Even though this is last on the list, it is the number one way to improve the coat and reduce shedding in cats. I’ve said it many times before, and I’ll say it again. Dry cat food (aka kibble) is just unnatural for cats. They are obligate (true) carnivores, and carnivores eat raw prey. For them to thrive, they need moisture in their food. A bowl of water alongside their dry food is not a substitute and will never replace the lack of moisture in dry food.
Canned food is a much better choice than dry kibble. Well-balanced homemade cooked food is even better because it is less processed than commercial canned food. Many cat parents have taken it as far as feeding raw meat, which is the best because it’s the most natural food for a cat.
Whether feeding canned, homemade, or raw (or some combination of them) rather than dry food, cats have healthier, thicker, glossy coats that shed much less. They have more energy, free-flowing urinary tracts, a stronger immune system and better organ function.
Imagine if you ate only dry cereal or crackers every day, every meal.
You would probably feel pretty crappy. Maybe not right away, but after some time.
That’s because most of the time, the effects from the toxic load go quietly unseen as they accumulate over time.
A diet of dry food causes a chronic low level of dehydration, which strains the kidneys. When cats are thirsty for water, they are already dehydrated (same goes for us). Genetically and physiologically, cats are prone to kidney disease. Feeding dry food adds to the problem by putting stress on the kidneys. Health conscious vets, and knowledgeable conventional vets, recommend canned food for treating kidney disease.
A crucial note about homemade cat food
Homemade cooked or raw food must have proper ratios of meat, bone or bonemeal supplement, fat, and organs. Please don’t just try and wing it without a recipe. Cats have very unique and specific needs. Without the proper ratios, they can quickly become deficient and very ill. But don’t let that stop you. It’s really very easy to make your own healthy cat food that you can feel good about feeding your cat with the added bonus that it reduces shedding.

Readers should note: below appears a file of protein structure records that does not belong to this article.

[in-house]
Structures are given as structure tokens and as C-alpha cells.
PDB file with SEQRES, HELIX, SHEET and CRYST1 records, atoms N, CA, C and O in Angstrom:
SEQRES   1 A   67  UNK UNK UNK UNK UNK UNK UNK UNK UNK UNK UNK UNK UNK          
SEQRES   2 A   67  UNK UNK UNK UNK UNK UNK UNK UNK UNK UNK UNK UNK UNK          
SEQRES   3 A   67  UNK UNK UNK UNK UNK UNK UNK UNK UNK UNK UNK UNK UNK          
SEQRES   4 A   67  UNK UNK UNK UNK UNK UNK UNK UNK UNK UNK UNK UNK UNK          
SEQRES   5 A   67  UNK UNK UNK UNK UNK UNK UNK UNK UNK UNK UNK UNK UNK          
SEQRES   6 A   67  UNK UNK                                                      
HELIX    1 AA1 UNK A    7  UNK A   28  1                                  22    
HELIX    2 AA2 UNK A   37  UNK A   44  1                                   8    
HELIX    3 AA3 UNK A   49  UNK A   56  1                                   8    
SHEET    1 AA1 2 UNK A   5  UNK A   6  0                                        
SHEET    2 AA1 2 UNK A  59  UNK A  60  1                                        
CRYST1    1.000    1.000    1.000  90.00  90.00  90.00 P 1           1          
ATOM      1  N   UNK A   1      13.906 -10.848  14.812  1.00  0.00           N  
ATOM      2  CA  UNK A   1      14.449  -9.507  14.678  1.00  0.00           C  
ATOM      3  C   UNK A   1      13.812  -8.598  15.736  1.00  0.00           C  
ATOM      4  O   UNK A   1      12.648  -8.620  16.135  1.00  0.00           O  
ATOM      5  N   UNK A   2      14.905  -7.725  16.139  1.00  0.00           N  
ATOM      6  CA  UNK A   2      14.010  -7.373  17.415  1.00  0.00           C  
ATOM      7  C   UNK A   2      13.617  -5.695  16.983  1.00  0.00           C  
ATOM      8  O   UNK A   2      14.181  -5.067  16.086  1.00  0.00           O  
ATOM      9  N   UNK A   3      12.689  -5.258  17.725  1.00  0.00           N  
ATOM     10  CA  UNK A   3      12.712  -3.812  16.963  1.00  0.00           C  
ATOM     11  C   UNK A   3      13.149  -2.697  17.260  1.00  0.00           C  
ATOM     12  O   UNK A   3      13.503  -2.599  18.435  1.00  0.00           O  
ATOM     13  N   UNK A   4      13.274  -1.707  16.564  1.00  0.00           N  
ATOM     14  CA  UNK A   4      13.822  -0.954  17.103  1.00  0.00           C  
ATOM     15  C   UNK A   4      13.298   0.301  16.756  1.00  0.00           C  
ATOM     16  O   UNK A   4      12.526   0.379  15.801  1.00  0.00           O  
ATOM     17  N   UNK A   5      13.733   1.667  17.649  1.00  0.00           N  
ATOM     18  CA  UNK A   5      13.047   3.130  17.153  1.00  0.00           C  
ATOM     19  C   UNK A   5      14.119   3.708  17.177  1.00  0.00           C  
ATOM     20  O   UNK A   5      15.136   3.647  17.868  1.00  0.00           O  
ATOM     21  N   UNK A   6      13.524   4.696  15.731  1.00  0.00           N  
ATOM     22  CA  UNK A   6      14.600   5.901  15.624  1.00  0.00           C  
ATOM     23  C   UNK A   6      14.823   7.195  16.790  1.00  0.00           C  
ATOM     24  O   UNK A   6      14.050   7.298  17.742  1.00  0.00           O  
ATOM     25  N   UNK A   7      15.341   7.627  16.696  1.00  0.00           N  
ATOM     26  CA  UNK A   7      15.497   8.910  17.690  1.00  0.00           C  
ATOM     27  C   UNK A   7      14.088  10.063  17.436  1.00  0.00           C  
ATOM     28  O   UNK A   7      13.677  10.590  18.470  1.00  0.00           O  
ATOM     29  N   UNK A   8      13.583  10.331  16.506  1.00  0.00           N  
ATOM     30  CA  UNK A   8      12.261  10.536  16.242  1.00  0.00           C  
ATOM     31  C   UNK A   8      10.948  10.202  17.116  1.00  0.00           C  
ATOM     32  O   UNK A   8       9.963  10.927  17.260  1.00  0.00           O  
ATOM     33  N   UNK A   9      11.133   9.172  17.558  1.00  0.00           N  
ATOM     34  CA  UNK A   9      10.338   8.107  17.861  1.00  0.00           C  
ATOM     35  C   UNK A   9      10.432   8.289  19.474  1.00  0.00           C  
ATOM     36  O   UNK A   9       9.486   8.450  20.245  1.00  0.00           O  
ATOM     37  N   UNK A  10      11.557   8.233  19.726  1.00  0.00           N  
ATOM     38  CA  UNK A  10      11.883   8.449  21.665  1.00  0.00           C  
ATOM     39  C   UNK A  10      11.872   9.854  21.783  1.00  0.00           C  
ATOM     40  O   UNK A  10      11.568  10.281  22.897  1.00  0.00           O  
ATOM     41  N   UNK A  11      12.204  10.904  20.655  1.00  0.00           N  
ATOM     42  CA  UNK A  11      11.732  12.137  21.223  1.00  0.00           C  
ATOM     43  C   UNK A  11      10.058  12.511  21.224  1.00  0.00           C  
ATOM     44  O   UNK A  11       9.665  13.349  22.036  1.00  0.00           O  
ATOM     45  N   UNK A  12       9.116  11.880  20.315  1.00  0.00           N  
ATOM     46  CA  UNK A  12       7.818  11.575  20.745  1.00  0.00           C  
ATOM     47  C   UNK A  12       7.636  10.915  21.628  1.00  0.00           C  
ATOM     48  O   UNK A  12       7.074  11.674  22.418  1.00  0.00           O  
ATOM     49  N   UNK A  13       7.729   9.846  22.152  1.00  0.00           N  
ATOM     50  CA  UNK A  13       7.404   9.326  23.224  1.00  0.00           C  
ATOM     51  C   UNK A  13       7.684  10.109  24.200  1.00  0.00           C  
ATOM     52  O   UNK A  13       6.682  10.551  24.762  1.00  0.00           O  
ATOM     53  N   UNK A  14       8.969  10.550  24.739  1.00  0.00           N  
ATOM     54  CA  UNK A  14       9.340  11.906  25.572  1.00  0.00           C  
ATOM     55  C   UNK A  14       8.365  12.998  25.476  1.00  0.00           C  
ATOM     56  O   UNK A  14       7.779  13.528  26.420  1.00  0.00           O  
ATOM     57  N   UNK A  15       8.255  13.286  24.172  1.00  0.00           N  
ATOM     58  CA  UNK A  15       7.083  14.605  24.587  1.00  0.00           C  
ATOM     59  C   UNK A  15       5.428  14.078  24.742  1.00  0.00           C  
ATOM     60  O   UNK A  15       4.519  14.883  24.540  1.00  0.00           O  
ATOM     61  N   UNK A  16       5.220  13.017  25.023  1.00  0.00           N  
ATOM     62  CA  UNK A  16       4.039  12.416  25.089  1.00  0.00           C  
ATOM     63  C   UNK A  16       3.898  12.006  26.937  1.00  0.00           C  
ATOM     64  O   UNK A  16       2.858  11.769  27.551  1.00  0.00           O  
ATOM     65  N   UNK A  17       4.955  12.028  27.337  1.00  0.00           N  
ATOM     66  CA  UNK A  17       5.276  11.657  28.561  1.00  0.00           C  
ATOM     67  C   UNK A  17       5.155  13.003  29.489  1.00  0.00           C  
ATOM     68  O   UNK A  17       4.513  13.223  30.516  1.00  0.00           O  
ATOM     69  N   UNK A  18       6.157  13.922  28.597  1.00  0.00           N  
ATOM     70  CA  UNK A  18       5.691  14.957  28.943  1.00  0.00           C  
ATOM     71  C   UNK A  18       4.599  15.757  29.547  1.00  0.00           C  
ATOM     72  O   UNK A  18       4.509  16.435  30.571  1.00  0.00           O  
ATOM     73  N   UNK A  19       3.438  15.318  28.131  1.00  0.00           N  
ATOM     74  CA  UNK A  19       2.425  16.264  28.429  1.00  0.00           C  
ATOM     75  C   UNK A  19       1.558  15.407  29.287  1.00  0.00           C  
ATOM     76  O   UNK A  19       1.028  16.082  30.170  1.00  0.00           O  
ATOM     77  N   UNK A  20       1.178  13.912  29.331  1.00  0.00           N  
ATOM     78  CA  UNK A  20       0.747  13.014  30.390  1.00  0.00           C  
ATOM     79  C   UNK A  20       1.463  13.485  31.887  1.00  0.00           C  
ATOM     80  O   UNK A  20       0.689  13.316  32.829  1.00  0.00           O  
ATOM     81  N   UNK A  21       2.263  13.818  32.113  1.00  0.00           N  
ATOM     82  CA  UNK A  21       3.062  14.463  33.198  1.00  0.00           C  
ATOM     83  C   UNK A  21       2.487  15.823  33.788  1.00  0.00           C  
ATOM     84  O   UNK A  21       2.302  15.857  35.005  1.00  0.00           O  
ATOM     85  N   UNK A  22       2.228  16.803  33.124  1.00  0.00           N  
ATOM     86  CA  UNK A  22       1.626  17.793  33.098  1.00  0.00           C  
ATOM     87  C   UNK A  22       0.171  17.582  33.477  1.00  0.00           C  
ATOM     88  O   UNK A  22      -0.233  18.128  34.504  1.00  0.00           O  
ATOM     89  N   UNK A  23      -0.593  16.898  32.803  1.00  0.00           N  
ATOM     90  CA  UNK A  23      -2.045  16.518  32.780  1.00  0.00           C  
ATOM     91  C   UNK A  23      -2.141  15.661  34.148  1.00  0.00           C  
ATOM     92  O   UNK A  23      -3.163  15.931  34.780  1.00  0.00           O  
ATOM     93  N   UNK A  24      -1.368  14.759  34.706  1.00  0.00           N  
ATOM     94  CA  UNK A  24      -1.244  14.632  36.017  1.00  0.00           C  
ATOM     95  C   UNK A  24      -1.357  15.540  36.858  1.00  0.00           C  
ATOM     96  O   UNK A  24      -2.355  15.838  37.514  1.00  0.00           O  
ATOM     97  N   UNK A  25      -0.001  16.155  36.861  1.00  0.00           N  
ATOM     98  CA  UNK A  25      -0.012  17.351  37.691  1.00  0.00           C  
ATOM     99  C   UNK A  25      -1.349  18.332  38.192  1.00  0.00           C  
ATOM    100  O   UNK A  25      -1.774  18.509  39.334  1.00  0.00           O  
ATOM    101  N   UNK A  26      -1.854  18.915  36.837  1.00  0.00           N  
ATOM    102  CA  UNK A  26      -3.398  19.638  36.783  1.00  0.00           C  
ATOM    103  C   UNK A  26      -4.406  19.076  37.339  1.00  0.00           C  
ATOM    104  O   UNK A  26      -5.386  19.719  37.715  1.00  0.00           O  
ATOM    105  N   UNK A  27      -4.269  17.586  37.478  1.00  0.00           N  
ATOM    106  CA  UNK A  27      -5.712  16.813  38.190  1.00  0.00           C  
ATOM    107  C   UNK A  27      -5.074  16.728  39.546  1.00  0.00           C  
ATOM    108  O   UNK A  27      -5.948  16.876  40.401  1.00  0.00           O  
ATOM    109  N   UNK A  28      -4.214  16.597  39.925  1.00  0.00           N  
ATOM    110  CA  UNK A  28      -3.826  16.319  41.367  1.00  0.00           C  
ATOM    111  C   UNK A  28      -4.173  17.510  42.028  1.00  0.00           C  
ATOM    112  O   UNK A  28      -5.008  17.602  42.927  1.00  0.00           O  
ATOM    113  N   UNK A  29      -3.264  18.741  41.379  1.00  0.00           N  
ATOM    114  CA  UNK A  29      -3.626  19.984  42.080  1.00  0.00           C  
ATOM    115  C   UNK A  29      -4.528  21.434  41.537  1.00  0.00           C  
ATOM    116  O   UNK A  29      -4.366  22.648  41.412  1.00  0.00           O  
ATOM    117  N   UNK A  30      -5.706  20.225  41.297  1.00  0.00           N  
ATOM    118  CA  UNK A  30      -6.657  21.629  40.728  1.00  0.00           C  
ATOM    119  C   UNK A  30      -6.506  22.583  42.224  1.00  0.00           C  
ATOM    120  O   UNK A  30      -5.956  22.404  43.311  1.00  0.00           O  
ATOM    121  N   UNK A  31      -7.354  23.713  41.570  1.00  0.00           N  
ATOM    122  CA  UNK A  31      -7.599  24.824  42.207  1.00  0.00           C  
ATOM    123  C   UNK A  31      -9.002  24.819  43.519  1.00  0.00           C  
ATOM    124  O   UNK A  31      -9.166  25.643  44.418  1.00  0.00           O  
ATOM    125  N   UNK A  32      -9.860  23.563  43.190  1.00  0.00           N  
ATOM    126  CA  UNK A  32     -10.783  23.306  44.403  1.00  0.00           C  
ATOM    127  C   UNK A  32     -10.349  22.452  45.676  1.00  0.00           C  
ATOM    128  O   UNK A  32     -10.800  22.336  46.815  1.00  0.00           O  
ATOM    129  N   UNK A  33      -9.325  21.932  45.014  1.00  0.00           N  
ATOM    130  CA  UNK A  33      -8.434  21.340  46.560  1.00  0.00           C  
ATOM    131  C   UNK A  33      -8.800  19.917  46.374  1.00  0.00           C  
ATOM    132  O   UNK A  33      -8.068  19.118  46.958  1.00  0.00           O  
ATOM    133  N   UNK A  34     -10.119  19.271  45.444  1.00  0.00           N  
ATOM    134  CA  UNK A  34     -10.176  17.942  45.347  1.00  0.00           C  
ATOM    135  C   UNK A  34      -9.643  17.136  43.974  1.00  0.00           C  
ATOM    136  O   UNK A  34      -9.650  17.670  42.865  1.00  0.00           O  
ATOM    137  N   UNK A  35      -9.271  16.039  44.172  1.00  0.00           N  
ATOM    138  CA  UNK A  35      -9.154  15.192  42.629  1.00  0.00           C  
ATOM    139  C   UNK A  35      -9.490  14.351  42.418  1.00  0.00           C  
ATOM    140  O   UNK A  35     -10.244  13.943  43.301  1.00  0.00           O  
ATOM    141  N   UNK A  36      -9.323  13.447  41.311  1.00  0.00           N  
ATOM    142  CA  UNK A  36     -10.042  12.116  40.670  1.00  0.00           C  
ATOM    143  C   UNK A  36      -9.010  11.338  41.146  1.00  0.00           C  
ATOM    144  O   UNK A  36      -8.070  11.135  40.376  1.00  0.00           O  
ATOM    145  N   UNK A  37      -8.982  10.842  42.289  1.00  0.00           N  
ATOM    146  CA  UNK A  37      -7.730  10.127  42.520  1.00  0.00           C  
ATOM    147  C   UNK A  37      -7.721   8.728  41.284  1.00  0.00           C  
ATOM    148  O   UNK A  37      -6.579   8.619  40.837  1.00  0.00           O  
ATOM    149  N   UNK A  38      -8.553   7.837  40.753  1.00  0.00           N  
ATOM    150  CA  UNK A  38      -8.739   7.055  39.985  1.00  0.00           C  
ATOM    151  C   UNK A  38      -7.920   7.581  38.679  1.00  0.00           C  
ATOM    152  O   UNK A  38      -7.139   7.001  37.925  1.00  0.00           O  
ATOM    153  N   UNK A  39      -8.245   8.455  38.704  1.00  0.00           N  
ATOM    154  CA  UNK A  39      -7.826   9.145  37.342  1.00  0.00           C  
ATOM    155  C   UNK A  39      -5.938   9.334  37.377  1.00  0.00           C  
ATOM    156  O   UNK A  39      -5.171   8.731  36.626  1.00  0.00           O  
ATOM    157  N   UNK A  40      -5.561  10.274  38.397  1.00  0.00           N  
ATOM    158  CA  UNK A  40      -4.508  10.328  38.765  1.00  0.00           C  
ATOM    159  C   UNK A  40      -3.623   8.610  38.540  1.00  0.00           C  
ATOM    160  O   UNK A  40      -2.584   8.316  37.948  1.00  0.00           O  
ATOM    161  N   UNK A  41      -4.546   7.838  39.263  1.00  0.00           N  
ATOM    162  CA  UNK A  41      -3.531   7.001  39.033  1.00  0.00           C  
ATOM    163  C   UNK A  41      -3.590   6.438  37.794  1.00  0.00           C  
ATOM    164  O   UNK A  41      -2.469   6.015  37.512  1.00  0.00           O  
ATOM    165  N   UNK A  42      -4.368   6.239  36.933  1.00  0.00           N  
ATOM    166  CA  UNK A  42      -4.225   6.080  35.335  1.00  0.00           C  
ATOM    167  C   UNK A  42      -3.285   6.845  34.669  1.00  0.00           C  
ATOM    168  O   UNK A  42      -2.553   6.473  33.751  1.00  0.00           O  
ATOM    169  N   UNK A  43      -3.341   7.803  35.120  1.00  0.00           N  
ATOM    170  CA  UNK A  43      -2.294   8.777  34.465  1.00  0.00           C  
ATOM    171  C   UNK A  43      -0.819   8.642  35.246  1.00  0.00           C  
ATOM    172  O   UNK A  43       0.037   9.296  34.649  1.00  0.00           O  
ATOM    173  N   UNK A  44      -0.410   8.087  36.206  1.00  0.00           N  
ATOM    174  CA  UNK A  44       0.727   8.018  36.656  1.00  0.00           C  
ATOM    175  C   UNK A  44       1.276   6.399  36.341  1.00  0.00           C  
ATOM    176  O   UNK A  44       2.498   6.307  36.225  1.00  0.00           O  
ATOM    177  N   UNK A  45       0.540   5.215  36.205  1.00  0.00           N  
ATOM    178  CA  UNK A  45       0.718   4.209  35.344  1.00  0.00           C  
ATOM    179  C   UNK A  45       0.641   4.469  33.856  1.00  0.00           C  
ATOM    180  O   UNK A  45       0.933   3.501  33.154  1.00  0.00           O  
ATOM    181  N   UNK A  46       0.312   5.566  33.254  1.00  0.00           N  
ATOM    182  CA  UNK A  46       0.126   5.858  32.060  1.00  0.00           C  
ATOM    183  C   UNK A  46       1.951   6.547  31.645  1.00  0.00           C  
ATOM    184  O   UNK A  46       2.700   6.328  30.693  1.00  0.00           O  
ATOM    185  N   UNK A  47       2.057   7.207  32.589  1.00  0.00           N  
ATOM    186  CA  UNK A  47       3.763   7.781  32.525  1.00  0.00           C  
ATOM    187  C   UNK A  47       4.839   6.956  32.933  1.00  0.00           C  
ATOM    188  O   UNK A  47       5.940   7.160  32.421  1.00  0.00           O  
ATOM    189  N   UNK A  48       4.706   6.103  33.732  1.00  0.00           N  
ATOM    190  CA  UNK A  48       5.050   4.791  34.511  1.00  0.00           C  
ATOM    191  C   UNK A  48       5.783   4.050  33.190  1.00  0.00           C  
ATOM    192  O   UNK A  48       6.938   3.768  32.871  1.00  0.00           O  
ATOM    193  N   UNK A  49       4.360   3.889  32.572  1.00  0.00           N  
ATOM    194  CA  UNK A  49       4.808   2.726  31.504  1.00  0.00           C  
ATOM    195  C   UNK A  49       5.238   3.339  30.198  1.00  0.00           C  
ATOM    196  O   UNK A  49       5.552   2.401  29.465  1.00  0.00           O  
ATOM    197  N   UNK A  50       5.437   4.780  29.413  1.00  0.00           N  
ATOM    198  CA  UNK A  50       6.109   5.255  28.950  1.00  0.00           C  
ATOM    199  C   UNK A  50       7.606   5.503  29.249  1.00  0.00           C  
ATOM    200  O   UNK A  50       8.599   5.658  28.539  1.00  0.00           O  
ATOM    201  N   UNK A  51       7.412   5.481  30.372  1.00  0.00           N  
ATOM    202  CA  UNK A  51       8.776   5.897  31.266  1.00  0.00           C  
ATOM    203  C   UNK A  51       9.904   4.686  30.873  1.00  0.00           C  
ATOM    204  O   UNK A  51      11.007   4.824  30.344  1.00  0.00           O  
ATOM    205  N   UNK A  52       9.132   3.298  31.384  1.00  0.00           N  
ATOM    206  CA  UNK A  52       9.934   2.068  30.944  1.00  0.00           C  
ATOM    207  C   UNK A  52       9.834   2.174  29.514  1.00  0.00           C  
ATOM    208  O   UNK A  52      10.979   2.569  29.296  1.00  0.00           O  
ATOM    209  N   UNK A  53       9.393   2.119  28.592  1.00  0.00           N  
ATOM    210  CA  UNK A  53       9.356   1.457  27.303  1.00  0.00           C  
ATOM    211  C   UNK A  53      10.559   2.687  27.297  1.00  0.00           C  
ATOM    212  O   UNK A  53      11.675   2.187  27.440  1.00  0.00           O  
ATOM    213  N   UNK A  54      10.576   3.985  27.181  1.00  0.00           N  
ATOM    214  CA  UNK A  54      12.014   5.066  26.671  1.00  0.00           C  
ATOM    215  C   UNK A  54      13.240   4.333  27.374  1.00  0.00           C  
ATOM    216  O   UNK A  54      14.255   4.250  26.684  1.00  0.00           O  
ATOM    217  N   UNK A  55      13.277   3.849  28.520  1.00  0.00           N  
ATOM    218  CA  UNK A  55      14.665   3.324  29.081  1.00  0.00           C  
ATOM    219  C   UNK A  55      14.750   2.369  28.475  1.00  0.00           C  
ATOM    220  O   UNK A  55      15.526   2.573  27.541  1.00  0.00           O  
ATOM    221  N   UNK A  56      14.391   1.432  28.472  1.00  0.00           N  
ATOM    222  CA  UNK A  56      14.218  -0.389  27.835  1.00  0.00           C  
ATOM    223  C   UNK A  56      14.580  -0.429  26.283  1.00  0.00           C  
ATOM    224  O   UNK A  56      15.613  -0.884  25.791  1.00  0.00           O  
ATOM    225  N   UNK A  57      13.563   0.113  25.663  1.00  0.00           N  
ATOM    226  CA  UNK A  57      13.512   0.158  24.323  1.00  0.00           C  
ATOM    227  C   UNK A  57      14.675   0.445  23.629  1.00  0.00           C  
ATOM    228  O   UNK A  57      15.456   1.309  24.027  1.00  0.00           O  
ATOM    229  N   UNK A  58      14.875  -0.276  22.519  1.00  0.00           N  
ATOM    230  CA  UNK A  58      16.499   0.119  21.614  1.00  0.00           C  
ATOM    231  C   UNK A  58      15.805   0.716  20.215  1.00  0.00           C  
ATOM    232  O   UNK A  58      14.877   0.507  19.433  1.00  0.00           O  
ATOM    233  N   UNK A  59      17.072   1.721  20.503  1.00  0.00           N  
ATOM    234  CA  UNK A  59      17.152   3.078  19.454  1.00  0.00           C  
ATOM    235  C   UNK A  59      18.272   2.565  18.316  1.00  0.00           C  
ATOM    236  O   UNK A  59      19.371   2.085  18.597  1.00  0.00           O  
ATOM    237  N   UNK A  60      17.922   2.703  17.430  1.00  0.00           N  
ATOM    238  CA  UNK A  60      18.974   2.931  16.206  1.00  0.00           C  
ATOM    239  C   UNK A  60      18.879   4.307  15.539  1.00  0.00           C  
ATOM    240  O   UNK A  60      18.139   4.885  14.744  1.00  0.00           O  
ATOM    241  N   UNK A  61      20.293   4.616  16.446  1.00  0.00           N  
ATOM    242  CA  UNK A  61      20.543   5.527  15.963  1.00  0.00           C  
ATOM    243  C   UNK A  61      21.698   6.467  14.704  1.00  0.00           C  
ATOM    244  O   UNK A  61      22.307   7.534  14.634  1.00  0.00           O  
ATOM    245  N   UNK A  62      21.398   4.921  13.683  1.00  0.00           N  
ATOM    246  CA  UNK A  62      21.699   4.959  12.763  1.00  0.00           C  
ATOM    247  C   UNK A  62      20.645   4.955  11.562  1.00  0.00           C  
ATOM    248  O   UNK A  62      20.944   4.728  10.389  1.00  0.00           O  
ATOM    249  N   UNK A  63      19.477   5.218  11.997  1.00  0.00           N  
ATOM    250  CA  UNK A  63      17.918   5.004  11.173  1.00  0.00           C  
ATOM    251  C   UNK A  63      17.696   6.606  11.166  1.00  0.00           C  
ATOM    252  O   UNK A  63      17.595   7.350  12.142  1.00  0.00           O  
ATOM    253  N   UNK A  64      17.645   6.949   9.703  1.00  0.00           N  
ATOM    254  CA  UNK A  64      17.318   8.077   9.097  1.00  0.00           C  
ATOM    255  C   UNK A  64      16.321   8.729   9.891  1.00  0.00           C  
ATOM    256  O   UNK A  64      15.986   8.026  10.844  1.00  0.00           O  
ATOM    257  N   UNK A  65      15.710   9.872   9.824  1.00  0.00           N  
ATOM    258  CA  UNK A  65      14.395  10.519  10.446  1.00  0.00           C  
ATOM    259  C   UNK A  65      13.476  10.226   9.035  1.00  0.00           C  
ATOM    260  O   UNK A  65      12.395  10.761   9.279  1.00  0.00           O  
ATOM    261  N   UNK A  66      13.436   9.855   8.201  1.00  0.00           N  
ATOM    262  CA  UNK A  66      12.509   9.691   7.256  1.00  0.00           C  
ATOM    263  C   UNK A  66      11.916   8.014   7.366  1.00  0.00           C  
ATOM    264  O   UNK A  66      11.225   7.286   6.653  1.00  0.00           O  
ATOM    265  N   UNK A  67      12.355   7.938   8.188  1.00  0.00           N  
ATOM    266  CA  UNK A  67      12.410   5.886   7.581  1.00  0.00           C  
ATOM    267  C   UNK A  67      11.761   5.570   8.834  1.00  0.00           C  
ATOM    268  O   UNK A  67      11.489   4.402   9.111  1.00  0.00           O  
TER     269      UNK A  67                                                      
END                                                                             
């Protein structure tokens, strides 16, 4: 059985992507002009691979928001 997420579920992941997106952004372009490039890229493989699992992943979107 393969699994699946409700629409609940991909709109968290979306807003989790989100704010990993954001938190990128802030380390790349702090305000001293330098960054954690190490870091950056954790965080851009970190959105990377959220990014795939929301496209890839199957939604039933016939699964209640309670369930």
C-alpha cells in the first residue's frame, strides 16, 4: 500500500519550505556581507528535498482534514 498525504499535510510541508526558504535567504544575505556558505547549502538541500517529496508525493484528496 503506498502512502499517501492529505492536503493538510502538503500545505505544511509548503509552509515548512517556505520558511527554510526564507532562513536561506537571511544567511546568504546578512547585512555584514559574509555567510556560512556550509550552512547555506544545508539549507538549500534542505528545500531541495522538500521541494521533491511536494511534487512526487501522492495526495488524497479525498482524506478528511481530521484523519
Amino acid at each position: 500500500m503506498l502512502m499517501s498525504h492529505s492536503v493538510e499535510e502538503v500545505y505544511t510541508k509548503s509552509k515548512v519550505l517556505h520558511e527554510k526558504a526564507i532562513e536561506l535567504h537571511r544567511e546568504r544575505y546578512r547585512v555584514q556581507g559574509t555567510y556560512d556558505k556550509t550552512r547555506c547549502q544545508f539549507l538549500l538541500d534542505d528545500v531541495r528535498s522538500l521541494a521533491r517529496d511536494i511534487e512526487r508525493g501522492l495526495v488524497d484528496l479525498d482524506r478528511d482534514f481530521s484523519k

The best cat foods
There are many canned foods to choose from, and you want to choose good ones without unnecessary fillers and cheap ingredients. Having said that, according to Lisa Pierson, DVM, the cheapest, lowest quality canned food is a far better choice than any dry food, no matter how natural or pricey that dry food is.
Here’s my list of the healthiest, best cat food, which includes canned foods for you to choose from.
To reduce excessive cat shedding by up to 90%, improve the coat and overall health.
1 Use a de-shedder tool every two weeks in addition to weekly brushing.
2 Feed mackerel and sardines one to two times per week.
3 Digestive enzymes to replace the naturally occurring enzymes destroyed from high heat used in the preparation of commercial dry and canned cat foods.
4 Feed canned, homemade cooked, and/or raw food.
And your cat’s fur can be thicker, healthier, and glossier with much less shedding!